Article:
Thursday, October 13, 2011

Five men jailed for £4.5m worldwide premium phone number scam

The gang admitted conning the company in an organised premium phone line scam using fraudulently obtained mobile sim cards.

Mohammad Butt, 42, of Forest Gate, east London, Abrar Arshad, 35, of Rochford, Essex, and Abiola Salami, 30, of Edgbaston, Birmingham, were handed three years behind bars for conspiracy to defraud.

Guilty: (left to right) Abiola Salami, 30, Nikhil Jamsandekar, 33, Mohammed Butt, 42, and Abrar Arshad who have been jailed for their part in a £4.5 million global premium phone line fraud
Guilty: (left to right) Abiola Salami, 30,
 Nikhil Jamsandekar, 33, Mohammed Butt, 42, and Abrar Arshad

Two other men who admitted conspiracy to defraud the company were also sentenced.

Nikhil Jamsandekar, 33, also from Forest Gate, was jailed for 27 months, and Ade James, 25, of Queensbury, Birmingham, was sentenced to 18 months.

02 lost nearly £4.5 million as a result of the scam, known as international revenue share fraud.

    The court heard how the gang corrupted at least nine DHL delivery drivers to intercept the iPhones before they were delivered to bogus addresses used to obtain contracts.

    Jailing the gang Judge Jeffrey Pegden QC told Southwark Crown Court: 'This is no victimless crime as inevitable such huge losses are passed on in part to honest, bill-paying customers.

    'In this case I accept there must have been a significant number of conspirators, especially abroad.

    'I accept that none of you were at the pinnacle of the conspiracy or the creator of it but you all played significant parts which enable the conspiracy to continue and be very, very successful.

    'You all, by your actions, contributed to the riches that were obtained.'

    The judge said Arshad, Jamsandekar and Butt were involved in the testing and exporting of the SIM cards.

    James and Salami were said to have be involved in the 'initial fraudulent obtaining' of the SIMs via the corrupt DHL drivers and then passing them on to Arshad, Jamsandekar and Butt.

    Judge Pegden described Arshad and Butt as 'important middle-men' who were well aware of where the SIM cards had come from.

    He said Jamsandekar played a 'lesser role' but he was an 'able and willing assistant playing an important part'.

    'You were involved in the dishonest acquisition of SIM cards, the diversion of corrupt DHL delivery drivers and the passing of cards to the testers.'

    Addressing Salami the judge said: 'You were above the level of a middle man.

    He said James was a 'willing assistant' to Salami who was rewarded with 'food, clothes and entertainment'.

    Earlier prosecutor David Hughes said: 'This is a fraud whereby conspirators acquire SIM cards on post-pay contracts and then they are subsequently used to make multiple calls to premium rate phone lines outside the UK.

    'They are fraudulently acquired by using the personal data and details of totally innocent persons.

    'Once these phones and the all-important SIM cards have been diverted by the conspirators it is necessary to test the SIM card.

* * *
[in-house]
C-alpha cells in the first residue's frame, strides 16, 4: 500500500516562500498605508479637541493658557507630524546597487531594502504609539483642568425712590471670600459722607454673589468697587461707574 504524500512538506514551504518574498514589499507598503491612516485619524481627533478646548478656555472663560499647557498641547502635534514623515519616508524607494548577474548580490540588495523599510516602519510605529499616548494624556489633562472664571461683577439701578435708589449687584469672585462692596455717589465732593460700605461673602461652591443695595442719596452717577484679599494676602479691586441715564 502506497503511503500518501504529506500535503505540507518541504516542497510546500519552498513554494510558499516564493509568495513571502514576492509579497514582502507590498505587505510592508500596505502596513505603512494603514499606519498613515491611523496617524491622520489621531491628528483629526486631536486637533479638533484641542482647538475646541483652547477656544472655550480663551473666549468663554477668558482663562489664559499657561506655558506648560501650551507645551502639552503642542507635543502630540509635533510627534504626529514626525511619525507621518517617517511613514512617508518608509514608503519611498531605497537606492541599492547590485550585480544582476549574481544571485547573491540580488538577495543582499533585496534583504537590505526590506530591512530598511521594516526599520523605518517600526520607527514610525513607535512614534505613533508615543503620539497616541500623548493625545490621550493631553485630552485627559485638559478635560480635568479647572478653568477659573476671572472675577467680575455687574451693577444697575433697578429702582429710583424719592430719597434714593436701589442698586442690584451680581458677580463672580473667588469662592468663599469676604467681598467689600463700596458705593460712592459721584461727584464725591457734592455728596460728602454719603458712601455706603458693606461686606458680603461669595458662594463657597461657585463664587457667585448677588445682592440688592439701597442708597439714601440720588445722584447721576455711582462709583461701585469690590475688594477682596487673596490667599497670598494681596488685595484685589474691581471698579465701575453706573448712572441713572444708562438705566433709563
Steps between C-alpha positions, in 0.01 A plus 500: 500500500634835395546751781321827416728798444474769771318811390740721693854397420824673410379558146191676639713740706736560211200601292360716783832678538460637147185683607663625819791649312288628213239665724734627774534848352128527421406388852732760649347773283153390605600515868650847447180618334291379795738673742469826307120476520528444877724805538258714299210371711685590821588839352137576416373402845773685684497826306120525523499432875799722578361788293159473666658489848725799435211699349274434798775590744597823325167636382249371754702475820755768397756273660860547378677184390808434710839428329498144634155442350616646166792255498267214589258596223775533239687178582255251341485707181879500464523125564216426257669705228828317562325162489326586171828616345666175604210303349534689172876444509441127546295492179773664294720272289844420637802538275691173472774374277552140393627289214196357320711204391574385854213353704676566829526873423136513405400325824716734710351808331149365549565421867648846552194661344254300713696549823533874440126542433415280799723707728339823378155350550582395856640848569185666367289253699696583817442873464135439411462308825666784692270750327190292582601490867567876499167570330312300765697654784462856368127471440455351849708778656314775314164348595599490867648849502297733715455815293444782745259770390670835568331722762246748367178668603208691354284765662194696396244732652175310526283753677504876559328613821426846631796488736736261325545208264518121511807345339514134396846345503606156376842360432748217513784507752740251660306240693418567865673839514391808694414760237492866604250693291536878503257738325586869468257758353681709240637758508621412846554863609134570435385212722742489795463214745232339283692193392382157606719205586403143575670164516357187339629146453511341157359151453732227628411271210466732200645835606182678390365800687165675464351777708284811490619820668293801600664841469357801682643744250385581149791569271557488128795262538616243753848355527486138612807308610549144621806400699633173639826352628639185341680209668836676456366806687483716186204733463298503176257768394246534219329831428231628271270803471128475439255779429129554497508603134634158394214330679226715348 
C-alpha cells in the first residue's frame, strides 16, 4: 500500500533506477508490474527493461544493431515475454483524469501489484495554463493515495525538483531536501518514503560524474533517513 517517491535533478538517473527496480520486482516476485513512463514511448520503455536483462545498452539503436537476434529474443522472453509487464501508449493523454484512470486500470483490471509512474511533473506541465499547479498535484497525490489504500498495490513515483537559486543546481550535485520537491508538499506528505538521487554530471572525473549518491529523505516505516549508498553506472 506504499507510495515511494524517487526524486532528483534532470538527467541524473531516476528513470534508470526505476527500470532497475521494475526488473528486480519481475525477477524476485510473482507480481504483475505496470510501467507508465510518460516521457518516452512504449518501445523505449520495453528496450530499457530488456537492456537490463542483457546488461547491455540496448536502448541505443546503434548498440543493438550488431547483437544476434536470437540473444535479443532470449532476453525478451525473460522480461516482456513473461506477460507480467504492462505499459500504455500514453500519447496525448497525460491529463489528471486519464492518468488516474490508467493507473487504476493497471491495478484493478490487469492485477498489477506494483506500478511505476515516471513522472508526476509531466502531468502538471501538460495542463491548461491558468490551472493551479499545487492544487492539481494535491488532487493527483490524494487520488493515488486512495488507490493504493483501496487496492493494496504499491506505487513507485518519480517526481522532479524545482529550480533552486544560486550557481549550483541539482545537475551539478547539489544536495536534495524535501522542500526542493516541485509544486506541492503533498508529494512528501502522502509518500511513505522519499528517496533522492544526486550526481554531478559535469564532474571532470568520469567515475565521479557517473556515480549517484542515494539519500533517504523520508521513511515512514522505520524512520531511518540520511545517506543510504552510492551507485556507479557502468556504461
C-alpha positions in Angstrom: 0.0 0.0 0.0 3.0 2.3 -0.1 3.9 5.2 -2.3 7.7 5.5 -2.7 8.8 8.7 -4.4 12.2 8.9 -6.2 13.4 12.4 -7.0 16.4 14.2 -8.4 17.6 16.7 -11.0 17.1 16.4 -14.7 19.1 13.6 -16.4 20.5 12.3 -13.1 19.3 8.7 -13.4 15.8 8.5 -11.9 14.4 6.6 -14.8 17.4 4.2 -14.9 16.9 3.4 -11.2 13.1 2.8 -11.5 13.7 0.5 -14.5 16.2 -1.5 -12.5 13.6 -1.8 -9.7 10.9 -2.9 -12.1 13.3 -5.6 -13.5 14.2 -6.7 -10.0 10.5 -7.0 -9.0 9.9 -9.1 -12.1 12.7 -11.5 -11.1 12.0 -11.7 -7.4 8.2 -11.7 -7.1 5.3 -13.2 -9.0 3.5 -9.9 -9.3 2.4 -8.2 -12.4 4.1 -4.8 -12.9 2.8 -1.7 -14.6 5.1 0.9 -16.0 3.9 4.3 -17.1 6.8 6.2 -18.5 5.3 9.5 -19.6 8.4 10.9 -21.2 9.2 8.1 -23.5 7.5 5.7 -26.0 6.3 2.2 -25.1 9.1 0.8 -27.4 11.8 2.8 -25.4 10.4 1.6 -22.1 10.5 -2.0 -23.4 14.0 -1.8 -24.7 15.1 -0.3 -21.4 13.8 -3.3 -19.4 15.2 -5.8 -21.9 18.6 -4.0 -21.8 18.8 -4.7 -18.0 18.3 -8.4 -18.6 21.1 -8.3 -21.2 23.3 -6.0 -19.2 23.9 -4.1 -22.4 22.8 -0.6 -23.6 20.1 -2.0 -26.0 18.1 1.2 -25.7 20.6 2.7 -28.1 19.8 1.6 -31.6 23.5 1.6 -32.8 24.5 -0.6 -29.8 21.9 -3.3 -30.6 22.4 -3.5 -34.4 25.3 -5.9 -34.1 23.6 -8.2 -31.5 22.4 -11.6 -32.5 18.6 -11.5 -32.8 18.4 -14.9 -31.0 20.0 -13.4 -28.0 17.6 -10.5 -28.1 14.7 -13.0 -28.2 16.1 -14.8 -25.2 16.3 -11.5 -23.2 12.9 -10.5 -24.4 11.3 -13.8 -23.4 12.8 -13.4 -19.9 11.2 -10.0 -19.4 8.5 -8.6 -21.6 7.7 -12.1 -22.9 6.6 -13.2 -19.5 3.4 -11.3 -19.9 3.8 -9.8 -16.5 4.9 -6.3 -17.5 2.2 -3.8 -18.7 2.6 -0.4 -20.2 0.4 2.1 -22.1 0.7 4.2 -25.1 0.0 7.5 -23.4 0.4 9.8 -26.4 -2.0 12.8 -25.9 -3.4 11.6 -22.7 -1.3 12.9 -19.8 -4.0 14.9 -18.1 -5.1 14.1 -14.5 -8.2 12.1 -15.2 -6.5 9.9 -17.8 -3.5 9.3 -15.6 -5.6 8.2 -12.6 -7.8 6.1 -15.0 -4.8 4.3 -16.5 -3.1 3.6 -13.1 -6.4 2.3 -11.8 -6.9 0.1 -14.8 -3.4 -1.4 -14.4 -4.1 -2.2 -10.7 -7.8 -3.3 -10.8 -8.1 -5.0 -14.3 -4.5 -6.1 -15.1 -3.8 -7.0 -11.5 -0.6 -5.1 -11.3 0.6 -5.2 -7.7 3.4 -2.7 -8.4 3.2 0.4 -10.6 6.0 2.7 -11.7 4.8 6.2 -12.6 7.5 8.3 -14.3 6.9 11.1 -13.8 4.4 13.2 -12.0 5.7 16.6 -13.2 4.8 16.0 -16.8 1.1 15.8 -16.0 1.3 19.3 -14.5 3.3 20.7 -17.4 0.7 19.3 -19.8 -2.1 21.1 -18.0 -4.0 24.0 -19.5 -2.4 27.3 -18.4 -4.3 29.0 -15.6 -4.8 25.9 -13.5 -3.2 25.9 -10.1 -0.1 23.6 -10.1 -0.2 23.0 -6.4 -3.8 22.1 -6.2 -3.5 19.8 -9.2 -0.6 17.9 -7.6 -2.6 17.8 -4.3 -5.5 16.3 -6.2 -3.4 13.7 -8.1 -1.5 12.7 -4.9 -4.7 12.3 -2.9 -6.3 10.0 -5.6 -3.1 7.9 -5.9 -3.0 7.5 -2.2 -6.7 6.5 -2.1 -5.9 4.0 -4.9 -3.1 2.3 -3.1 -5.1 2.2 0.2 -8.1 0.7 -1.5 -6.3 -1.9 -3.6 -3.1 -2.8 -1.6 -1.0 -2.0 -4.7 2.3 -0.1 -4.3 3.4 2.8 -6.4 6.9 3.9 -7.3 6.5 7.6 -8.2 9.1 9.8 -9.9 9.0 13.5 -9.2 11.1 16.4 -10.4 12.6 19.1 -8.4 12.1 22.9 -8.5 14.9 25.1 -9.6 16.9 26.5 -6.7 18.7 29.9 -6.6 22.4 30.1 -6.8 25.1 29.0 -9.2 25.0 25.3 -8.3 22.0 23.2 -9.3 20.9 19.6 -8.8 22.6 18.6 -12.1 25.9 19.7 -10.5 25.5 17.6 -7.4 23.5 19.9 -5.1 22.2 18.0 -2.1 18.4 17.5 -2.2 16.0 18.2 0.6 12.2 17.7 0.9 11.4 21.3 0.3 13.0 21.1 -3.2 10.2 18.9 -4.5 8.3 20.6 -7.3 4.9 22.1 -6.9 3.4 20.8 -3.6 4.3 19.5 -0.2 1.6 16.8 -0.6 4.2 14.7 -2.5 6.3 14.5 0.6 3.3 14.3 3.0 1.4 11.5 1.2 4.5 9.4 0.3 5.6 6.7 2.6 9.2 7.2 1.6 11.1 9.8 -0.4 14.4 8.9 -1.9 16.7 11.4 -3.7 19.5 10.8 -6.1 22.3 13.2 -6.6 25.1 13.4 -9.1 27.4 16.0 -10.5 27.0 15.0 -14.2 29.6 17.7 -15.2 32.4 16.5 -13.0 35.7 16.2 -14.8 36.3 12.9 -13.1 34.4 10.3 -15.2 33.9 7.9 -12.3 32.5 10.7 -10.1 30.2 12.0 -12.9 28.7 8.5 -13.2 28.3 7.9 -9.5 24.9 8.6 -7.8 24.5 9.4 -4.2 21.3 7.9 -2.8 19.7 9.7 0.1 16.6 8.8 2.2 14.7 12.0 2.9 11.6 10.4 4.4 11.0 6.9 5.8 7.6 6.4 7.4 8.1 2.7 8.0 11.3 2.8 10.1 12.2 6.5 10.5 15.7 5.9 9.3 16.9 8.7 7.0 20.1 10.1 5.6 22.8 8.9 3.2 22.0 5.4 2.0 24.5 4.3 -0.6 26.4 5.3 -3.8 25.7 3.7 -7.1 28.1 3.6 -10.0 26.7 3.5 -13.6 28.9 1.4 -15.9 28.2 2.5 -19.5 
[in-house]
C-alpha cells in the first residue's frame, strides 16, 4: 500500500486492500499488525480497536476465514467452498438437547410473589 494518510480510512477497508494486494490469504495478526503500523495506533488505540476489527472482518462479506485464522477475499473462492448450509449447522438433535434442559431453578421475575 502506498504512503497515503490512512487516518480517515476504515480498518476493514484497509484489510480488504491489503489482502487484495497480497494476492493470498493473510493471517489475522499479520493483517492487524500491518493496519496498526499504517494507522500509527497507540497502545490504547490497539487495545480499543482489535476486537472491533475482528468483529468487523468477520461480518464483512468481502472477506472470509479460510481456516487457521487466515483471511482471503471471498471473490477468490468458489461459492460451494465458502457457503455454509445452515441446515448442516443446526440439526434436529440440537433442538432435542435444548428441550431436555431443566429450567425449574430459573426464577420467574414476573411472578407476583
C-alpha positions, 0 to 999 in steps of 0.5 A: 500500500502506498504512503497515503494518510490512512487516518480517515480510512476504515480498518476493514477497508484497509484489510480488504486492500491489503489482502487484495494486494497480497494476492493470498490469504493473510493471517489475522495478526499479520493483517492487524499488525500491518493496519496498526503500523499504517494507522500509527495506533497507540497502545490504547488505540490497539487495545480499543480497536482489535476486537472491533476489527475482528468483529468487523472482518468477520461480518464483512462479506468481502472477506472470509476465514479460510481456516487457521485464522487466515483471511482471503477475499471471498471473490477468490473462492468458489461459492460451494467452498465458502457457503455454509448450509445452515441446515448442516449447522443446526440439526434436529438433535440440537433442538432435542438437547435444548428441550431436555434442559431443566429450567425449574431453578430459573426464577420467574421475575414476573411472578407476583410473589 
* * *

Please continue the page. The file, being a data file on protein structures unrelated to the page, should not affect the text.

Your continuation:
'This is done using a test handset. If it works then it is exported [overseas] and from there the international calls [to premium rate numbers] are made.'

    He said gang members based outside the UK either made repeat calls from a particular SIM or used a 'gateway' machine carrying several SIMs to make multiple automated calls.

    'The loss occasioned to O2 comes as they are providing the service, for which they are not being paid, but also because these are internationally routed calls and it is the UK service provider who then has to pay all the people who routed these calls, including the people who run the premium rate lines,' he said.

    After Butt's arrest in August 2010 he was found to have racked up a bill of £55,540 using 41 fraudulently obtained SIM cards, some of which had been used in Spain.

    He was paid £3,000 by Arshad.

    When police raided Arshad's address in Southend, Essex, they discovered a test hand set and five SIM cards which had been used to net £9,045.

    He had used a SIM registered to him in three other devices later found out to have raked in £61,854 to the fraud from some 36 SIM cards.

    The SIM registered to him was heard to have been used in Spain on at least three occasions between January and August.

    He had also used his uncle's phone to pocket another £46,943.

    Detective Superintendent Bob Wishart, of the City of London Police, said: 'This was a highly sophisticated and co-ordinated attack against the global telecoms industry by an alliance of a number of different organised crime groups that had learned to exploit technology.

    'They co-operated in an illicit scheme to subvert previously legitimate premium rate services to defraud millions of pounds in a relatively short period of time before their arrest.

    'This was a hugely complicated and unique investigation and I would like to pay particular credit to O2 for their assistance, resources and analytical expertise that undoubtedly helped the City of London Police to bring these criminals to justice.'

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